Autumn Chills and Early Signs of Color


Though the sultry summer of 2018 is still fresh in our memories, it would seem that autumn is well and truly here. As of September 18th, morning temperatures hovered around 12 degrees Celsius, climbing to a peak of 17 at midday.  That in turn marked a shift from ten days earlier when you might expect 16 degrees in the morning and 18-20 by noon. The writing’s on the wall folks: it ain’t getting any warmer.

But while cooler temperatures call for hats and windbreakers, they also herald the beginning of one of Kamikochi’s most beloved times of year, the autumn foliage season. For this week’s blog, we’ve consulted a few sources to give you the skinny on current conditions:


Conditions in central Kamikochi as of 2018/09/19:

At present, we’re only seeing the first splashes of color on leaves.  The pictures above show an Amur barberry shrub (top) and a forked viburnum (second from top), both photographed near the Shimizu River. As you can see, they’re not completely yellow yet.

By way of contrast, the Erman’s birch seen here is rapidly turning yellow:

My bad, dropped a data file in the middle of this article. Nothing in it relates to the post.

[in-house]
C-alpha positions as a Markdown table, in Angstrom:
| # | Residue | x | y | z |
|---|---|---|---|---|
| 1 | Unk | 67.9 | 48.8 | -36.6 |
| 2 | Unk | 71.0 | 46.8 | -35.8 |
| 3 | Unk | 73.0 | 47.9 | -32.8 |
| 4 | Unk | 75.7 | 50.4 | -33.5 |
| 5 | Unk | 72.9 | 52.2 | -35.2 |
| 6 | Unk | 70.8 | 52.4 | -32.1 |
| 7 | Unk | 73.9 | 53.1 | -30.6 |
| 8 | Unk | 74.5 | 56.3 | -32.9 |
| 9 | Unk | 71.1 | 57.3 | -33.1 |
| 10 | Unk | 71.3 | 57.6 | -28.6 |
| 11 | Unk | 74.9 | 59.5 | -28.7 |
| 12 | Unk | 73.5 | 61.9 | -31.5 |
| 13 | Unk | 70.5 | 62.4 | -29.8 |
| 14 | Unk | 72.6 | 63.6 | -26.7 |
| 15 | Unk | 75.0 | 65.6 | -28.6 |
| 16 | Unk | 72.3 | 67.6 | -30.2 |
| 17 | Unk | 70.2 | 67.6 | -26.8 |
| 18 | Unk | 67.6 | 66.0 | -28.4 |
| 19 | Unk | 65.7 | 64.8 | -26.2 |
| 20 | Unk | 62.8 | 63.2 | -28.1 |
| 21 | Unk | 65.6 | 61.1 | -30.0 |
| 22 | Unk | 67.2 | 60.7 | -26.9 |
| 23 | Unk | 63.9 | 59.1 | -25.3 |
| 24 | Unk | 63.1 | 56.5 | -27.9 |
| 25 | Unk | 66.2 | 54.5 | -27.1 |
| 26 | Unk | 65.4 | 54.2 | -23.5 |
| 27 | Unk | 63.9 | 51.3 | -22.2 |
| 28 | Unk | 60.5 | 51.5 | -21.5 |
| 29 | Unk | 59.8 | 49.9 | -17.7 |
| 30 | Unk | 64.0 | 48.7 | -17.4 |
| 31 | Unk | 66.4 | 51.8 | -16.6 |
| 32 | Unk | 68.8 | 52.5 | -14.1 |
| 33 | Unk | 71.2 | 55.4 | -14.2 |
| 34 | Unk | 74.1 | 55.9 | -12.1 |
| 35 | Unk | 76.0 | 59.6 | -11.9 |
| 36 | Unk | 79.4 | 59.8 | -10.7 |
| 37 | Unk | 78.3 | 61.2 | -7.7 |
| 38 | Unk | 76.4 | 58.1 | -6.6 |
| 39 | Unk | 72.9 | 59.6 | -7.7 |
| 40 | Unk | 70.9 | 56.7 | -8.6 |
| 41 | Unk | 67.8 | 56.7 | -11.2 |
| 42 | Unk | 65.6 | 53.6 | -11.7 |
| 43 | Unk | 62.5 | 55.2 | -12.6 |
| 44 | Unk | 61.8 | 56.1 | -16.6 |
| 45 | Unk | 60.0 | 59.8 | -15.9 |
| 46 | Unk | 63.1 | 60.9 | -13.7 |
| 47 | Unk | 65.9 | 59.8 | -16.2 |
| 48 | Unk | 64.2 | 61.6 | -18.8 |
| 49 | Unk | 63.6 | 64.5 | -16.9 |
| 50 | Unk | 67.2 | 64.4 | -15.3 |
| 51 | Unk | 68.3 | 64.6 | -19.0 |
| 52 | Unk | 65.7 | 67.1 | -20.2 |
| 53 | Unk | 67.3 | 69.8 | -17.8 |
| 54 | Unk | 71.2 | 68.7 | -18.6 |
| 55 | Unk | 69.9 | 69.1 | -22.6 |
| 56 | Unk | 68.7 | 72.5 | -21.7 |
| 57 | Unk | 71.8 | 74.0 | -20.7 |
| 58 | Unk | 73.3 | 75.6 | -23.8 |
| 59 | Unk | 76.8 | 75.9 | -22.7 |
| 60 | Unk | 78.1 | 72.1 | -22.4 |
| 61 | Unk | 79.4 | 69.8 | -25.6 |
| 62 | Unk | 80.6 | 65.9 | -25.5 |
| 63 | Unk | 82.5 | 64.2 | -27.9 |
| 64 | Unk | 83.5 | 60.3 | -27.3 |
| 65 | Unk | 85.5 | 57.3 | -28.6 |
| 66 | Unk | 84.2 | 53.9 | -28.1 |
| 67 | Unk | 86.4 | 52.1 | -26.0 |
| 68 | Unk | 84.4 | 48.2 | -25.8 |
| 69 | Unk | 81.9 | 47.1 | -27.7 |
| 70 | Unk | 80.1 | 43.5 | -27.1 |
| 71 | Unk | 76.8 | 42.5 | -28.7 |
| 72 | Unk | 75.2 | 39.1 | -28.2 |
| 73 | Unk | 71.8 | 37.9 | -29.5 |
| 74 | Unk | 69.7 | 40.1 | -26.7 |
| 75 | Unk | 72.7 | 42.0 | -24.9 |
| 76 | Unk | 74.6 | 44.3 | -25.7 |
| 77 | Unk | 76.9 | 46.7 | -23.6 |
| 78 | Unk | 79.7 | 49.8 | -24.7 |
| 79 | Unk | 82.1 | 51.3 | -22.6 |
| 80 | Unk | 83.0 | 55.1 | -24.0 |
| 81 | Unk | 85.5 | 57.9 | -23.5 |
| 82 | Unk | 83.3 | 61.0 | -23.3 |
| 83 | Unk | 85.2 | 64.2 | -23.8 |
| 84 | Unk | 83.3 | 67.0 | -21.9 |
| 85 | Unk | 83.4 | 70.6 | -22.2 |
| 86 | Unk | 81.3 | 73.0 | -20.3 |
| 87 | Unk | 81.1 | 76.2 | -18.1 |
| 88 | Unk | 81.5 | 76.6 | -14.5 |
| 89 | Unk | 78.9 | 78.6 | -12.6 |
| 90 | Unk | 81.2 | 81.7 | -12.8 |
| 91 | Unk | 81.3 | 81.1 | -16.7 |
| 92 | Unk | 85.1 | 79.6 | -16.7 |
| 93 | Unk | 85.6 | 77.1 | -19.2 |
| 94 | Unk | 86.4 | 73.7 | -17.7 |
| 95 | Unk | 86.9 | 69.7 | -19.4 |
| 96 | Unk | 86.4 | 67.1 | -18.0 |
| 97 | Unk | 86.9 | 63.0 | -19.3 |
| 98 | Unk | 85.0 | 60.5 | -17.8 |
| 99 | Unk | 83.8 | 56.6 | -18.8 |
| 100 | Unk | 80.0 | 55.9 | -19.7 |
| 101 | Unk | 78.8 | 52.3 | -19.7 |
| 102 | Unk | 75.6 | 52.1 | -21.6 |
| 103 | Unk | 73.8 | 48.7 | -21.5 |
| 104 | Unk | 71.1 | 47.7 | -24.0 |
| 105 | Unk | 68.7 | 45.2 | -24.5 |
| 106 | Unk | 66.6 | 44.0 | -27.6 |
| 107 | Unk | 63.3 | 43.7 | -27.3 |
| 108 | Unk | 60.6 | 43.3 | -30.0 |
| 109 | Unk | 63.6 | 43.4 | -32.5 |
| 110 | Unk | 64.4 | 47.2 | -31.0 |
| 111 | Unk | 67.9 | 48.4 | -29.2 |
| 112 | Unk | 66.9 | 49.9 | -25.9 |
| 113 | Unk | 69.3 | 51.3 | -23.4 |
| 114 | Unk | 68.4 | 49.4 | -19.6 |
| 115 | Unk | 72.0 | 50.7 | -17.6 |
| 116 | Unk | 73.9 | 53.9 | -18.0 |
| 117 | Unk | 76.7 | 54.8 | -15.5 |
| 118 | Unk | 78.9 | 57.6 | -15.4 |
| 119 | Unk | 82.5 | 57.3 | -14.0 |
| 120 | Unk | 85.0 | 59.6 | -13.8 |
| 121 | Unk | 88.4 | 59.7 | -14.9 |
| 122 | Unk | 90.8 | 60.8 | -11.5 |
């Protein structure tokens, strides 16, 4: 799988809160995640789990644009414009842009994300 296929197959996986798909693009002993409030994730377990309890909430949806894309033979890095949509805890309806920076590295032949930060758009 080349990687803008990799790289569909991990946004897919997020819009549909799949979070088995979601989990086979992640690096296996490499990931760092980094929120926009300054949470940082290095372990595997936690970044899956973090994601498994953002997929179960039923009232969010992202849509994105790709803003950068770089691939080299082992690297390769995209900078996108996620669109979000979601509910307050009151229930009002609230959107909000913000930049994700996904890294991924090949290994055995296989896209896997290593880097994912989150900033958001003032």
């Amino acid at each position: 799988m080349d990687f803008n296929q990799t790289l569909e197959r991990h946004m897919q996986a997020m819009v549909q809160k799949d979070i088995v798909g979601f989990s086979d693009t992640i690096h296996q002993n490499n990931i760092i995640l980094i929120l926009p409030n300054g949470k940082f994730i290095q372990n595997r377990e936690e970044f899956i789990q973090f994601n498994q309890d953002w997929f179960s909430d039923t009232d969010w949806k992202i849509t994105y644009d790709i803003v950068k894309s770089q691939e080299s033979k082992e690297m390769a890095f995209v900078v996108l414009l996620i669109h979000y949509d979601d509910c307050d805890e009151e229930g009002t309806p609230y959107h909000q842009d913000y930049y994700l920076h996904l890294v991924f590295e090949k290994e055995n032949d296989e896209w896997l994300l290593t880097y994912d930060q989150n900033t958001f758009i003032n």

So in summary, we won’t be seeing broad swathes of color on the trees for a while yet, though by mid-to late October you can count on some impressive scenes.

Visitors enjoy a tranquil riverside moment amid light rain.


Conditions in Karasawa as of 2018/09/19:

Karasawa famously gets its peak foliage earlier than central Kamikochi by virtue of its higher elevation. We’ve gone beyond our usual sources for news on the current conditions further up the trail and here’s what we found:

The popular Japanese language mountaineering site  Yamakei Online reports that the foliage in Karasawa is still in its early stages (think 10 to 20 percent of peak colors), but that this should improve by the end of the month. Karasawa Hyutte’s homepage offers similar info with pictures you can see by following the link below.

Having visited Karasawa in mid-September several years ago, I can tell you that it gets crowded at this time of year. Reservations for tatami space and tents at the lodges are at a premium, so planning ahead is recommended.

That’s all for now. We’ll be back with further updates when we have more to report. Oh, thanks again to the hard working, devoted, and knowledgeable bloggers at National Park Guide for providing valuable info and images!

Sources of Info:

National Park Guide Kamikochi blog:

Yamakei Online:

Karasawa Hyutte homepage: